Exporting to China

China is the great economic success story of the last 30 years. It is a huge market for UK businesses in everything from technology to luxury food products. The UK exported over £23 billion of goods and services to China in 2018.

Huge potential market

China is the largest country in the world by population, with over 100 cities of more than a million people. There is a fast-growing business and consumer market. Even with modest economic growth, China’s economy offers great opportunities.

Demand for quality

China’s increasing numbers of middle- and high-income consumers are focusing more on high-quality products. And as Chinese companies expand overseas, they need services and expertise to support them.

Better business environment

There are still challenges in China, but the business environment and market access for exporters has improved. China climbed the World Bank ease of doing business ranking by 15 places in 2019. It is now higher than some European countries.

World Bank Ease of Doing Business score 2019

31st

out of 190 countries (World Bank, 2019)

Currency

Yuan

Business language

Mandarin Chinese

you are likely to need a translator

GDP per capita

$9,610

UK is $41,030 (IMF, 2019)

Economic growth

6.6%

2019, IMF

Time zone

GMT+8

Opportunities for exporters

A focus on importing to support the domestic market is bringing opportunities. Government policies and initiatives, including the Greater Bay Area and Belt and Road, and the growth in e-commerce are also opening markets. Trade links through Hong Kong remain strong and can be a good route for exporters.

Doing business in China

Preparing to export

Standards and regulations

Not all Chinese standards are aligned with established international standards. It is important to check the laws, regulations, standards and certification requirements that apply to your business. Sectors like medicine and food require registration and certification.

The Standardization Administration of the People’s Republic of China is responsible for standards.

Intellectual property (IP)

As a first step, we advise you to speak to an intellectual property lawyer if you think you need patent protection when exporting.

IP risks in China are real and should be considered early. However, the IP and legal systems have developed so that risks can be managed in most cases.

UK-China Cooperation on Intellectual Property: gov.uk

UK-China Intellectual Property Newsletter: gov.uk

List of lawyers and translators in China: gov.uk

Operating in China

Routes to market

The Chinese market is complex and it can be challenging. Make sure you factor in costs involved in getting products into and around the market, including:

  • marketing for a huge territory
  • tariffs
  • taxation

You’re advised to seek advice and practical help from China business specialists before entering the market. A number of market entry options are available to UK businesses. Some of the most commonly used are:

Agents, distributors or other local partners

Having a local presence on the ground with native Chinese speakers is essential to build sales in China due to:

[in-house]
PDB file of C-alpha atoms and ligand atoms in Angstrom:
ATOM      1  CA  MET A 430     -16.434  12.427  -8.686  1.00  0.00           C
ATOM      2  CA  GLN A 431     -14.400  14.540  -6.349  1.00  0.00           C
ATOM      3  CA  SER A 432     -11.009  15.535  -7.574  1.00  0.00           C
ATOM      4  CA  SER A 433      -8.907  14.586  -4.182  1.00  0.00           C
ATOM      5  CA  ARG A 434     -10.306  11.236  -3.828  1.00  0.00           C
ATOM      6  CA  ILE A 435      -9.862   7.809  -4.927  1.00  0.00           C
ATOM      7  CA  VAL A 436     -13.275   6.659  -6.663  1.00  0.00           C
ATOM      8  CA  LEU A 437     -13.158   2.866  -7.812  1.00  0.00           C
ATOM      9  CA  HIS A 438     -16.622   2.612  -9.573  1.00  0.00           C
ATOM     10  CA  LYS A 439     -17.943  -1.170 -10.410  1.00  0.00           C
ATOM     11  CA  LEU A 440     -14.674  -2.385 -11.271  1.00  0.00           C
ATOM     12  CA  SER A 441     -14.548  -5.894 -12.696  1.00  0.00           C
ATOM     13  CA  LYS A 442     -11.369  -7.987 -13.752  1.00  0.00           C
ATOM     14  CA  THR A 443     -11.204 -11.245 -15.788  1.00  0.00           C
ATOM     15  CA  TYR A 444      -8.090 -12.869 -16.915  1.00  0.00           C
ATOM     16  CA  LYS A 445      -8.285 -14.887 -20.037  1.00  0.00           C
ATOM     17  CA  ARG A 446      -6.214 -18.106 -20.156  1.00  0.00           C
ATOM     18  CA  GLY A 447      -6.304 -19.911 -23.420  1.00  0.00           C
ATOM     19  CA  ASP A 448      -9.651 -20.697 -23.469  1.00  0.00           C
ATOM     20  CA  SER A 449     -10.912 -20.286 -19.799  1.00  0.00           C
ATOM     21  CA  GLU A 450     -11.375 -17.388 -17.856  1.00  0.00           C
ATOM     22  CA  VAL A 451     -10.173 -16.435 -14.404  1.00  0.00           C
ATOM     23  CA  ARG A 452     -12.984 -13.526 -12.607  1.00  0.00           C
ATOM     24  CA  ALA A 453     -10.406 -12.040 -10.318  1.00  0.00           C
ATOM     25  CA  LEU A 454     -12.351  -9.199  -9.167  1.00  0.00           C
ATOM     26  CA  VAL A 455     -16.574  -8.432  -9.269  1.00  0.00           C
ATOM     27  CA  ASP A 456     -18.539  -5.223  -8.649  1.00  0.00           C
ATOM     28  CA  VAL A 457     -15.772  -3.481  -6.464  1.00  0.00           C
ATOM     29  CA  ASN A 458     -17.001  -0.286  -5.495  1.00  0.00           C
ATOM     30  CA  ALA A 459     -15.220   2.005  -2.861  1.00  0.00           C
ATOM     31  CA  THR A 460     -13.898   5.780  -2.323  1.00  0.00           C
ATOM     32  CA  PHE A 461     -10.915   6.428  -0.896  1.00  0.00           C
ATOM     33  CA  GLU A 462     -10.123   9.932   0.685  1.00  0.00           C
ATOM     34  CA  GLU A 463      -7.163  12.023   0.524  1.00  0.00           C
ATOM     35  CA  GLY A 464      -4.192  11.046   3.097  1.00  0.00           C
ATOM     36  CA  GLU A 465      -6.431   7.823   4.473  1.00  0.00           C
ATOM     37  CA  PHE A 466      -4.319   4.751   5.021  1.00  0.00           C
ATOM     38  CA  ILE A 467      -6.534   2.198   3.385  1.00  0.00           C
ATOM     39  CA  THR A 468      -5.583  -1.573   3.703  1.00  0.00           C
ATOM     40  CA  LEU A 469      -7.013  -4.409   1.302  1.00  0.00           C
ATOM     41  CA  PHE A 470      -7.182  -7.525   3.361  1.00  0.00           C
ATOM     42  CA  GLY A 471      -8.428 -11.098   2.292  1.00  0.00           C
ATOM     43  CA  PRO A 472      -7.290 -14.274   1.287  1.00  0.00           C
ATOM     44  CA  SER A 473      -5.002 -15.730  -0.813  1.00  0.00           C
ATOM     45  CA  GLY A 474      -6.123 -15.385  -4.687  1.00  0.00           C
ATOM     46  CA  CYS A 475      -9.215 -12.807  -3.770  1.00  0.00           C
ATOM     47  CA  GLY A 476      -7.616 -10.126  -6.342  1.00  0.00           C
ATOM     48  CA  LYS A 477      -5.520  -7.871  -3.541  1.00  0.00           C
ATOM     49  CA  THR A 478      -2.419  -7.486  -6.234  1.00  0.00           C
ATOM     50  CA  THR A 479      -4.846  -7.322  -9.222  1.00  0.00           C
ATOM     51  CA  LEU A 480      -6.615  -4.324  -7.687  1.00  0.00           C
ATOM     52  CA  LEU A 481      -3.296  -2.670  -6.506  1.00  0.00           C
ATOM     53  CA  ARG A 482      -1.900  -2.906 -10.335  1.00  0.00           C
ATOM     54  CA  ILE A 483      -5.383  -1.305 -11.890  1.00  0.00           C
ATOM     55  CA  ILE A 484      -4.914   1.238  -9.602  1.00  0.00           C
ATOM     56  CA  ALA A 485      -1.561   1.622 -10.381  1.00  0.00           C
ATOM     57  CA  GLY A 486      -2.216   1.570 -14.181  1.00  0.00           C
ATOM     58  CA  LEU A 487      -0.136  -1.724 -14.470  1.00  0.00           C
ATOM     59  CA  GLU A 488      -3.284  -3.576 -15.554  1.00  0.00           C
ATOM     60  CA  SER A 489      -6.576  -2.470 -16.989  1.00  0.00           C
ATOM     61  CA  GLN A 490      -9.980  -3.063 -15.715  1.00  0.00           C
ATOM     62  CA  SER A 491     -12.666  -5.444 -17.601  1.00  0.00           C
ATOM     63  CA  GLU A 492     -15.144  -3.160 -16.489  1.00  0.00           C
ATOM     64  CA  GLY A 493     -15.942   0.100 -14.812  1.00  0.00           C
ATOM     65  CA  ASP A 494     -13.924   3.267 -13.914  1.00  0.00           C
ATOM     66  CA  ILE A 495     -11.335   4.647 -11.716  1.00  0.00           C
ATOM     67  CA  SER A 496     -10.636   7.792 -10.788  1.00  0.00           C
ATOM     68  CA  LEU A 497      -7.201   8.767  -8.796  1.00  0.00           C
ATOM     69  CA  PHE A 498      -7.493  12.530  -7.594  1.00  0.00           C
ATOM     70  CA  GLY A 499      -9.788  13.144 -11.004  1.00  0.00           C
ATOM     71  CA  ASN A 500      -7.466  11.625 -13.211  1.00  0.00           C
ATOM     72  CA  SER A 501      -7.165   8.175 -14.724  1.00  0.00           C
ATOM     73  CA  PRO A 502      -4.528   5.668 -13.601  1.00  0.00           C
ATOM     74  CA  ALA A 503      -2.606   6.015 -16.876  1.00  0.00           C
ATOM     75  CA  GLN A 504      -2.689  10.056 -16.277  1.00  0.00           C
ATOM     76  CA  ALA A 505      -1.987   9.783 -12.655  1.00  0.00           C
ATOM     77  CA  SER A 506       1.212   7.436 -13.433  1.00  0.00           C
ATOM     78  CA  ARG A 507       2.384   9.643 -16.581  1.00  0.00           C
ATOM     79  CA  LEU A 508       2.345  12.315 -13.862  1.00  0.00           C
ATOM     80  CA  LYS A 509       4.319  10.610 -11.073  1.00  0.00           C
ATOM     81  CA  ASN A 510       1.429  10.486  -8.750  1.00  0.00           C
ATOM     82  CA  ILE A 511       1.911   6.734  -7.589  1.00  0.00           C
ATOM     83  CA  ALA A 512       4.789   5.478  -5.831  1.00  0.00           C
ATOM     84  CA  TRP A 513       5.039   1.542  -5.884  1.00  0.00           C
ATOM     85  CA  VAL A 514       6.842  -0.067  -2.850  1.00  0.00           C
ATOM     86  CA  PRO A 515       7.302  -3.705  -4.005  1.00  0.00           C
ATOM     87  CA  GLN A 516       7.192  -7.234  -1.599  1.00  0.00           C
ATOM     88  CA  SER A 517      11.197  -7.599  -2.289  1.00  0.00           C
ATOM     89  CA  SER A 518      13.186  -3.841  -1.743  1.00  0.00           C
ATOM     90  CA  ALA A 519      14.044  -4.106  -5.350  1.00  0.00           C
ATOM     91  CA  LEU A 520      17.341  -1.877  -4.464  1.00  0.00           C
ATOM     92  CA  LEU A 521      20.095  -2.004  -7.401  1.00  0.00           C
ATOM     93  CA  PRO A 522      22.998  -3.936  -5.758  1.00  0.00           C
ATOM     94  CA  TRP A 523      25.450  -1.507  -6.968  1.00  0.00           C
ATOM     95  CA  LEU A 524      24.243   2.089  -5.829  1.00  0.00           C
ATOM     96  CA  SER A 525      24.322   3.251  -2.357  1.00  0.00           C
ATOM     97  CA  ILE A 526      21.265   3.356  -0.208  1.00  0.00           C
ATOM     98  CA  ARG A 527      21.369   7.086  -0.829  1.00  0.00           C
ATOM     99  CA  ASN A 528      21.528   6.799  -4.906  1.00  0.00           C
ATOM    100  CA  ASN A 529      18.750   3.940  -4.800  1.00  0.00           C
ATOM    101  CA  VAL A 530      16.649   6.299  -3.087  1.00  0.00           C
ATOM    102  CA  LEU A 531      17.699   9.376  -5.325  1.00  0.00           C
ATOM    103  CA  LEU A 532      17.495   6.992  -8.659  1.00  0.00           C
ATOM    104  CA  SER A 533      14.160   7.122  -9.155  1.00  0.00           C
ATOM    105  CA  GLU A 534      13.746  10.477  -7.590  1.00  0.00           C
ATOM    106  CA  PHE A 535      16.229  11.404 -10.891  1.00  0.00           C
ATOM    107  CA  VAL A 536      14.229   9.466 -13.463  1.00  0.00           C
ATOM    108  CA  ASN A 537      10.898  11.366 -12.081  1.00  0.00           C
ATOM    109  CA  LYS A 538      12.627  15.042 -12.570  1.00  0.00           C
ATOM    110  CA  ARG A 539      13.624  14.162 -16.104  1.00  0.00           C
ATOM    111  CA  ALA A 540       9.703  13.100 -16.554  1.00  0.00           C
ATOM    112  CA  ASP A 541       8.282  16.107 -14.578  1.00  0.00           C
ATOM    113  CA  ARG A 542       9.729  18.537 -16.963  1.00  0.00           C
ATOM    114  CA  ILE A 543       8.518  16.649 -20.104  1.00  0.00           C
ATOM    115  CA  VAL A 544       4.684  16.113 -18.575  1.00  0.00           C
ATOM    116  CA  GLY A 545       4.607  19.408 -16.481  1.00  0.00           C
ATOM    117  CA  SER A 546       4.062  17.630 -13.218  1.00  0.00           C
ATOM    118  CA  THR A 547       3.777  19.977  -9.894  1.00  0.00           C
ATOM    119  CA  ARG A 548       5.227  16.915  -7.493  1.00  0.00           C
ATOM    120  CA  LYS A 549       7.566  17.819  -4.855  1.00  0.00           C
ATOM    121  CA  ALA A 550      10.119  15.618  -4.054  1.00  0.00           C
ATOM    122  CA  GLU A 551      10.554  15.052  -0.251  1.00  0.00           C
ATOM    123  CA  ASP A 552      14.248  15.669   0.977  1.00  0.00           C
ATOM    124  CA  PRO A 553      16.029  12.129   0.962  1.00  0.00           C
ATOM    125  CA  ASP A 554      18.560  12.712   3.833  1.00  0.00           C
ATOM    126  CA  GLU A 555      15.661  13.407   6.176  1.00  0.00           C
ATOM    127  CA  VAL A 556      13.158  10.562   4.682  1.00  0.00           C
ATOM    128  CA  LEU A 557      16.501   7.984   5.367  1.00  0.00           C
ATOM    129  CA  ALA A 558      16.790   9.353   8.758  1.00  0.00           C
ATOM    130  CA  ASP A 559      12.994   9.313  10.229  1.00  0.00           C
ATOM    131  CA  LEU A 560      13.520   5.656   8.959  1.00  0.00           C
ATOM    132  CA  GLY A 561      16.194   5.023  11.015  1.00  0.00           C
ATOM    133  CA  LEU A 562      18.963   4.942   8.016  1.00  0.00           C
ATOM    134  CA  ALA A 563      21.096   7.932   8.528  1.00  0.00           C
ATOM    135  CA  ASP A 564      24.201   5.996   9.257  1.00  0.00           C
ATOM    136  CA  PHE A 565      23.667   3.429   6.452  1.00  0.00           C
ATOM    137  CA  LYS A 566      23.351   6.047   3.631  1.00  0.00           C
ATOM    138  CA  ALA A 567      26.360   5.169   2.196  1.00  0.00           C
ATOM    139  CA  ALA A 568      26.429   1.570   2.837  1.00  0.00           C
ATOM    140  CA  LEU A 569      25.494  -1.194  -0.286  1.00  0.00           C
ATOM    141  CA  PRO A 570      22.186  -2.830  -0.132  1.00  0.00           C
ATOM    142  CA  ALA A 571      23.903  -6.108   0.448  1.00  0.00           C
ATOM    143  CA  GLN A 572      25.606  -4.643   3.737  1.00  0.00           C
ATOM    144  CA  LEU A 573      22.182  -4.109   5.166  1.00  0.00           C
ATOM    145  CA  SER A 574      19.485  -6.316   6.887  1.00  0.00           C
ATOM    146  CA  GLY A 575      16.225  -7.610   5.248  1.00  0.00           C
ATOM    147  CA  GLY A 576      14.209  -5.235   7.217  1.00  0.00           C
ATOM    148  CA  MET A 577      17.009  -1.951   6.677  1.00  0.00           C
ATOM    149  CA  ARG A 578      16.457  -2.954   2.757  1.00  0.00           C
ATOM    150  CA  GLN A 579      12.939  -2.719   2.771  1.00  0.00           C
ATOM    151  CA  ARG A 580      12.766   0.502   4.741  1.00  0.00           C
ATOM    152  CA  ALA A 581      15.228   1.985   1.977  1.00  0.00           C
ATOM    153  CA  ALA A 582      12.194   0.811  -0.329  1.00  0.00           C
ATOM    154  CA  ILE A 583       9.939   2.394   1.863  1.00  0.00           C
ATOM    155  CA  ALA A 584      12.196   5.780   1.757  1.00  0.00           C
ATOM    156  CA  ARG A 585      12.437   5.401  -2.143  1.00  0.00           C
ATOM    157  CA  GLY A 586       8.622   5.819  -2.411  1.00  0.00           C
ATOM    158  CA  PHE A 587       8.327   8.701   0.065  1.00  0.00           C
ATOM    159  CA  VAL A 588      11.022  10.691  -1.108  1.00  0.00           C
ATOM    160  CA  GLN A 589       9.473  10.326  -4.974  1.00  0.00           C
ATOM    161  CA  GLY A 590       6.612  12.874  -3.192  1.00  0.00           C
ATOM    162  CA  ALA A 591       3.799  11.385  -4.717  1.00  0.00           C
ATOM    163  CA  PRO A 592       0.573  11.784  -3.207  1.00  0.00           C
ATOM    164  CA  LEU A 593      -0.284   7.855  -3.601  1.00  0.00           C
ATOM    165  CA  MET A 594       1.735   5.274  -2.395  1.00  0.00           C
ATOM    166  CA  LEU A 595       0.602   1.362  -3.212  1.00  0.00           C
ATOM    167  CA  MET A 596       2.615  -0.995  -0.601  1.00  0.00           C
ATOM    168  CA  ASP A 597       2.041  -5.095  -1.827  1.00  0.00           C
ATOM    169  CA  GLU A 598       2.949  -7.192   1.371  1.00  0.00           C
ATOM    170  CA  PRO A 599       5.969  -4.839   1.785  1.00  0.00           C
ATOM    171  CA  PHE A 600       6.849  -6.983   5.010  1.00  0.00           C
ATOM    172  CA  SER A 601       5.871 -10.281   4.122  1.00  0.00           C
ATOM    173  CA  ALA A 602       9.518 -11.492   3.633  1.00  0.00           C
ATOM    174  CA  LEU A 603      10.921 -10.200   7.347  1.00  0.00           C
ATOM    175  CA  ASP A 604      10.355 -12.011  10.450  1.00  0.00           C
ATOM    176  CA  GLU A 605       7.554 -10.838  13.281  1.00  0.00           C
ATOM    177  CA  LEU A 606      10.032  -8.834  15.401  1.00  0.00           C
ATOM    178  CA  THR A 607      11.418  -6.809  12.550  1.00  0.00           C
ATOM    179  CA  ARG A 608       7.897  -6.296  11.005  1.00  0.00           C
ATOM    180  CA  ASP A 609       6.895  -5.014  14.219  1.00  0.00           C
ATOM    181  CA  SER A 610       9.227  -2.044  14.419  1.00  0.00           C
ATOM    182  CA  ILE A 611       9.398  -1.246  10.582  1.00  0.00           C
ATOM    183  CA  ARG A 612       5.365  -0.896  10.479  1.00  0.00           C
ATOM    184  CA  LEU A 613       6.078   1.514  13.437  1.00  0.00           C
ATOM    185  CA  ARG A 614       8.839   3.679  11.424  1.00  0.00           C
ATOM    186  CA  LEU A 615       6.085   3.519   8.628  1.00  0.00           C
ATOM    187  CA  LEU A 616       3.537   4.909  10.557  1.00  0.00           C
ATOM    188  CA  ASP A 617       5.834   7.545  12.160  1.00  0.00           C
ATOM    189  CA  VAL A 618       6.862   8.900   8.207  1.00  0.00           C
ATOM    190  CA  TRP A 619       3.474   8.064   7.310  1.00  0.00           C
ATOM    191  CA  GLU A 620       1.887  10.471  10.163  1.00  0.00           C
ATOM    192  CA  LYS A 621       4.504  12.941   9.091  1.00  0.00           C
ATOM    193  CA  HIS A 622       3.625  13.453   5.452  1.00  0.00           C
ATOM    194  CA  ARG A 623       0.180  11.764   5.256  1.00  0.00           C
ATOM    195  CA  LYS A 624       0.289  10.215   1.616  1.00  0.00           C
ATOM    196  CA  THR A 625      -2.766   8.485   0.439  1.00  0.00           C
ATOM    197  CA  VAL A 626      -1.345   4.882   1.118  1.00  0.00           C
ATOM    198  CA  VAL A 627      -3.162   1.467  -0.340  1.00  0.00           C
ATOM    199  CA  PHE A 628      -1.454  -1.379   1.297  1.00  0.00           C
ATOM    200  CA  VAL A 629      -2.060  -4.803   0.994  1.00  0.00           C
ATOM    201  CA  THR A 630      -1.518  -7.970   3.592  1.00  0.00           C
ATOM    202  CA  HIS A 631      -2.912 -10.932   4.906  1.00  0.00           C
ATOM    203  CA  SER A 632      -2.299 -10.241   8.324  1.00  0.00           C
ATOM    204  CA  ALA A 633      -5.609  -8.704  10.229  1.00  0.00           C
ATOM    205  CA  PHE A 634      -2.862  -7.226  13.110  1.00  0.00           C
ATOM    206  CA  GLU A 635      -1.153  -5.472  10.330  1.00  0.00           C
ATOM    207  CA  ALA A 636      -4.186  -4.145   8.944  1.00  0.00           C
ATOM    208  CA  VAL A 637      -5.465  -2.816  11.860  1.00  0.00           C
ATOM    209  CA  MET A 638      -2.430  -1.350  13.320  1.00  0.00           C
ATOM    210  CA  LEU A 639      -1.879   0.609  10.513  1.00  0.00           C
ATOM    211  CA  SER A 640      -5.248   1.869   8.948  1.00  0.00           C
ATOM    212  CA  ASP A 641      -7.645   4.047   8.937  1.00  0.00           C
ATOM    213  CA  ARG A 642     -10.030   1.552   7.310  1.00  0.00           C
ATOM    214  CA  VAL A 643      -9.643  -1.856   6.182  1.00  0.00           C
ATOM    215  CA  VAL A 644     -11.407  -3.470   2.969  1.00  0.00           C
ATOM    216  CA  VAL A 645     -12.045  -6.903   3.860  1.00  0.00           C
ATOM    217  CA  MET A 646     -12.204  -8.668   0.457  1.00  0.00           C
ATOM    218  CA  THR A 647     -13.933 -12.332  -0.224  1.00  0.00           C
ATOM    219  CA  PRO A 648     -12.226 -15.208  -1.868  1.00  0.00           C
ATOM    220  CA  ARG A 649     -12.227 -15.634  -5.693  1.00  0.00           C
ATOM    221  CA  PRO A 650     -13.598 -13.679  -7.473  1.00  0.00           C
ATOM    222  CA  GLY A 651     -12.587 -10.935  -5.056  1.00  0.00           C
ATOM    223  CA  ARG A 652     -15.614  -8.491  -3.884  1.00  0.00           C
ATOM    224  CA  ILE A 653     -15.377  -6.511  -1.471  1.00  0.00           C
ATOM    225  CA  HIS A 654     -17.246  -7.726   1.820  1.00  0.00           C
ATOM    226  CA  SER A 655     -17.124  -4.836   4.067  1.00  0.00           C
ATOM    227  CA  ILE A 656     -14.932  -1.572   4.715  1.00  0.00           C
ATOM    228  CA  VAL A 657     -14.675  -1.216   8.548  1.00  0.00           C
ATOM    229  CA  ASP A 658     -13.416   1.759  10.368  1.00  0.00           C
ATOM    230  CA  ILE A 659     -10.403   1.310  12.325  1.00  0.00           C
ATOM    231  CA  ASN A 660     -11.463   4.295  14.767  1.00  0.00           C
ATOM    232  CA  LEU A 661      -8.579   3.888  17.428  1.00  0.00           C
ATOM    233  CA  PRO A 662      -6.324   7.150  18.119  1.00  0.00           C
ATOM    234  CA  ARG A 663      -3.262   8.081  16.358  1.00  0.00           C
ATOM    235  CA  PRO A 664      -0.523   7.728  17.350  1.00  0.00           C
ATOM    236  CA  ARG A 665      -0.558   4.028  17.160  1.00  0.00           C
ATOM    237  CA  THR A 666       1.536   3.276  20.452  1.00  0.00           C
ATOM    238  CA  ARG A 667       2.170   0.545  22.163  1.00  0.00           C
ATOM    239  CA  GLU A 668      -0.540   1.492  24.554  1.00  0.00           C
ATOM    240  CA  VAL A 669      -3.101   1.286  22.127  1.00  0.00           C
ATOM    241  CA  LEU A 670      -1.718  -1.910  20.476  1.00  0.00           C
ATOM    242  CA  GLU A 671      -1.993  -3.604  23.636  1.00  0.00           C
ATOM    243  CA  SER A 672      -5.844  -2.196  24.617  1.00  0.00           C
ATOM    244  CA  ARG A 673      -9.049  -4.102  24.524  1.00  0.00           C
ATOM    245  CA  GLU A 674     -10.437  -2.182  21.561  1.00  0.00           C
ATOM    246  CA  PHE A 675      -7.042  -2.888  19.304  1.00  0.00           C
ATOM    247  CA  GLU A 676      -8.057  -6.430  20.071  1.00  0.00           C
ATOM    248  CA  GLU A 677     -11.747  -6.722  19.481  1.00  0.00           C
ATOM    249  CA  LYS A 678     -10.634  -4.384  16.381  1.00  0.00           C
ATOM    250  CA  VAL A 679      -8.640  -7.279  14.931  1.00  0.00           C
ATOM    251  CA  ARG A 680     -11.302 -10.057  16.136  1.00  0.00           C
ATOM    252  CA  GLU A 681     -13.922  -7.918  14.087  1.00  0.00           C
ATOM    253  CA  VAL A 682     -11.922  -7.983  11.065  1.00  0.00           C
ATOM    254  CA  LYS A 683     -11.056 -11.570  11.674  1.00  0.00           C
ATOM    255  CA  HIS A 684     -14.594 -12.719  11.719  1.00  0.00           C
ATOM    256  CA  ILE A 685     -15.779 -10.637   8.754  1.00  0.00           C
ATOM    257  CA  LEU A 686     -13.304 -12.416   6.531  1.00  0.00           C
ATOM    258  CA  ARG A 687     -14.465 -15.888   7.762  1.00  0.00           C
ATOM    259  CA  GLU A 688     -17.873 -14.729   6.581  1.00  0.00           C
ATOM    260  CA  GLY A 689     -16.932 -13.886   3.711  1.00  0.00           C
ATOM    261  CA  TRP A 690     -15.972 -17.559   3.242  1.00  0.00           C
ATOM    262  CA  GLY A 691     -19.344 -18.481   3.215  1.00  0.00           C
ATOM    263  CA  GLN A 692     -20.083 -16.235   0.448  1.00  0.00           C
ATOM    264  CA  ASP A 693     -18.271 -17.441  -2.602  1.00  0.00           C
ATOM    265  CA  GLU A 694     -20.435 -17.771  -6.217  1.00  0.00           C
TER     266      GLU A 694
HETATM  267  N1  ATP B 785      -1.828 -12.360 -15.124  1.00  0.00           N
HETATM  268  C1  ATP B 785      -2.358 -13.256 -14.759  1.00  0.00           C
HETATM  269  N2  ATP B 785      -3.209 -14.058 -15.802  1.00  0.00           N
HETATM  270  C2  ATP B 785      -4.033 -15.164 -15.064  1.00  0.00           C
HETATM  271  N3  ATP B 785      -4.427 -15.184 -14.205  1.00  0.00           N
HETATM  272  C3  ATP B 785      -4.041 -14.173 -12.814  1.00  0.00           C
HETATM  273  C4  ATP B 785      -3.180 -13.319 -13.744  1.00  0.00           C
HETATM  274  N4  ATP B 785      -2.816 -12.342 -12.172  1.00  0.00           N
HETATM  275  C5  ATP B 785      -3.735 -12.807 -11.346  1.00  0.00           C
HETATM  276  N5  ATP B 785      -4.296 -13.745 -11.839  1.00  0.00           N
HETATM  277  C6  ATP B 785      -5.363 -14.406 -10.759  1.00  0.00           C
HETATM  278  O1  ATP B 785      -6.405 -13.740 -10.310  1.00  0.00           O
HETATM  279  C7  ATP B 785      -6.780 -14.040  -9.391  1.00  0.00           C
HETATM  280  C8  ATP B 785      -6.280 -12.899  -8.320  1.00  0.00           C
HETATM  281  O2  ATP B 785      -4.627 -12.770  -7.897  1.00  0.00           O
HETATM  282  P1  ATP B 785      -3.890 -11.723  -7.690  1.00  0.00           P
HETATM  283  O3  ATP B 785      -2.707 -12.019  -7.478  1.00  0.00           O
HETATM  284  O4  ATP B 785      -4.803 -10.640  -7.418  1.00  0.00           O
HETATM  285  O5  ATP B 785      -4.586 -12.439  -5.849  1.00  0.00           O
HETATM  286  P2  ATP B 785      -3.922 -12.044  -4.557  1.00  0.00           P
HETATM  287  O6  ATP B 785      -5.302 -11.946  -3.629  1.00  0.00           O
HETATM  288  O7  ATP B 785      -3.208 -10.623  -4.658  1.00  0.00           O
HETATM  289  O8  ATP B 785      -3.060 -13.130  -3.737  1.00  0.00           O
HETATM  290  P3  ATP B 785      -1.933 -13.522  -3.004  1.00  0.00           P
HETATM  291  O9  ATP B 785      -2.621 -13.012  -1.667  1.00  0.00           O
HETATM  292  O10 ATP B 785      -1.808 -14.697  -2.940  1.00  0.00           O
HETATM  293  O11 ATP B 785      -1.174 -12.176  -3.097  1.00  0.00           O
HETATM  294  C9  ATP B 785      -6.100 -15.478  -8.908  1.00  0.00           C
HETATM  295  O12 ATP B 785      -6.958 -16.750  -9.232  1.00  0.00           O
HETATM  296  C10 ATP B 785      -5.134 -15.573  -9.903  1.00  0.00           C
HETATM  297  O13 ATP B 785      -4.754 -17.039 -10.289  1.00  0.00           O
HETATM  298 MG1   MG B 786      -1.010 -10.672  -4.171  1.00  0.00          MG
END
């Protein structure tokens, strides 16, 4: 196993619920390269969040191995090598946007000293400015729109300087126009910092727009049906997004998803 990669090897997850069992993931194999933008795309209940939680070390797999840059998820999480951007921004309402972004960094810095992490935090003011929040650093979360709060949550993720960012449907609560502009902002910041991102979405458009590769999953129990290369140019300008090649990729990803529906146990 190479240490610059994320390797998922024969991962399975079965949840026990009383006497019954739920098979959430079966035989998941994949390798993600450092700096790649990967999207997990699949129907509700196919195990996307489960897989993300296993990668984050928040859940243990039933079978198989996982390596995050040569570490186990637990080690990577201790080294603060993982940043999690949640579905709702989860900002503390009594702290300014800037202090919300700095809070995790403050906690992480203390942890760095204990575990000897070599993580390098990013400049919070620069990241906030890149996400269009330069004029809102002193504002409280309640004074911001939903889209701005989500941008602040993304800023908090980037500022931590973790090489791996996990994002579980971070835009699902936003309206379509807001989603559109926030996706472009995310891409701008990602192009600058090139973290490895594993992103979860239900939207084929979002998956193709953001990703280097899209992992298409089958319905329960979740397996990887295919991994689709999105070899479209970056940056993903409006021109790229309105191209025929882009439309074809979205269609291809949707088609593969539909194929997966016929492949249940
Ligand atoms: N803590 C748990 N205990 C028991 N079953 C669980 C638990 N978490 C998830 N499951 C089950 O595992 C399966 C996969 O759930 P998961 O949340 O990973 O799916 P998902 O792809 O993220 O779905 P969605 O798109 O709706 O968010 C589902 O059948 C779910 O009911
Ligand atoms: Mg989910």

• the sheer size of the market
  • language and cultural differences
  • the importance of personal relationships in Chinese business culture

Because of the size of the market, you should consider having more than one agent or distributor.

Do your due diligence to ensure that you are working with credible partners. Think about how well they know your sector and how well they will represent your product, brand and values.

Direct investment

Direct investment is an increasingly viable option for developing your business in China. This could be via:

These options give you the advantage of more control over your business development activities in China, but all of them can carry financial, commercial and reputational risks.

You should expect activities involved in establishing a permanent presence, for example dealing with authorities and recruiting and training staff, to be more challenging and take longer. But over the longer term this approach can be the most effective for growth.

E-commerce

With a potentially massive audience and increasing use of the internet and e-marketplaces, selling online can be a successful route to market in China.

Be aware of differences in user behaviour and plan for this, for example Chinese users generally trust paid search results more than organic results. Chinese language will be required on any China-facing pages of your own website.

You’ll have to operate through Chinese online channels. Many global web browsers, search engines and social media platforms, such as Facebook, are not available in China.

Baidu is the most commonly used search engine in China and WeChat is a hugely popular multi-purpose messaging, social media and mobile payment. DIT can suggest online marketplaces to help you get started. DIT’s E-Exporting Programme can also help.

The China Britain Business Council and the British Chamber of Commerce in China are useful sources of further information on routes to market in China.

Risks

Understanding the market and business culture is important. Government control still affects many areas of the economy. Consider getting specialist help in areas like market research and legal advice.

You should also consider legal advice around data protection and other laws. The legal process can be expensive, but alternative dispute resolution is becoming more common.

Next steps

DIT can advise you on doing business abroad, and help put you in touch with other people who can help such as lawyers and distributors.